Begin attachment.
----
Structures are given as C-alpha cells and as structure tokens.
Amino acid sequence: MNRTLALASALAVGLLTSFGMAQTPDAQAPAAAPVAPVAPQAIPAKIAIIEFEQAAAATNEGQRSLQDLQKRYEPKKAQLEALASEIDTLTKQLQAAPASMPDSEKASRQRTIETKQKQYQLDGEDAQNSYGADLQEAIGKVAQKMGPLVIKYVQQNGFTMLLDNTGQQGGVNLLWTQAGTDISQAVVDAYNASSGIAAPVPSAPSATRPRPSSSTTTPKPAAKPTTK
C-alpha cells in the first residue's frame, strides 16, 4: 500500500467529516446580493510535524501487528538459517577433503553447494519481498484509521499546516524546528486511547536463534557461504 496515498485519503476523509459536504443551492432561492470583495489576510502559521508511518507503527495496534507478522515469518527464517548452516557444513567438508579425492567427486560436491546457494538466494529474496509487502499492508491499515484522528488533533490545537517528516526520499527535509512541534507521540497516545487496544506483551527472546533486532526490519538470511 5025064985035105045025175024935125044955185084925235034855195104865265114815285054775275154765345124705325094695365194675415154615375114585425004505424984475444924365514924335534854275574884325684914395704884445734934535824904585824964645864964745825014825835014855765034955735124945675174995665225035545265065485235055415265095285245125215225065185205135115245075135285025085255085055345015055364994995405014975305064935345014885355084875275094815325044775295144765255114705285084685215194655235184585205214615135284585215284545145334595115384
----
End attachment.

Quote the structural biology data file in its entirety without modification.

Structures are given as C-alpha cells and as structure tokens.
Amino acid sequence: MNRTLALASALAVGLLTSFGMAQTPDAQAPAAAPVAPVAPQAIPAKIAIIEFEQAAAATNEGQRSLQDLQKRYEPKKAQLEALASEIDTLTKQLQAAPASMPDSEKASRQRTIETKQKQYQLDGEDAQNSYGADLQEAIGKVAQKMGPLVIKYVQQNGFTMLLDNTGQQGGVNLLWTQAGTDISQAVVDAYNASSGIAAPVPSAPSATRPRPSSSTTTPKPAAKPTTK
C-alpha cells in the first residue's frame, strides 16, 4: 500500500467529516446580493510535524501487528538459517577433503553447494519481498484509521499546516524546528486511547536463534557461504 496515498485519503476523509459536504443551492432561492470583495489576510502559521508511518507503527495496534507478522515469518527464517548452516557444513567438508579425492567427486560436491546457494538466494529474496509487502499492508491499515484522528488533533490545537517528516526520499527535509512541534507521540497516545487496544506483551527472546533486532526490519538470511 5025064985035105045025175024935125044955185084925235034855195104865265114815285054775275154765345124705325094695365194675415154615375114585425004505424984475444924365514924335534854275574884325684914395704884445734934535824904585824964645864964745825014825835014855765034955735124945675174995665225035545265065485235055415265095285245125215225065185205135115245075135285025085255085055345015055364994995405014975305064935345014885355084875275094815325044775295144765255114705285084685215194655235184585205214615135284585215284545145334595115384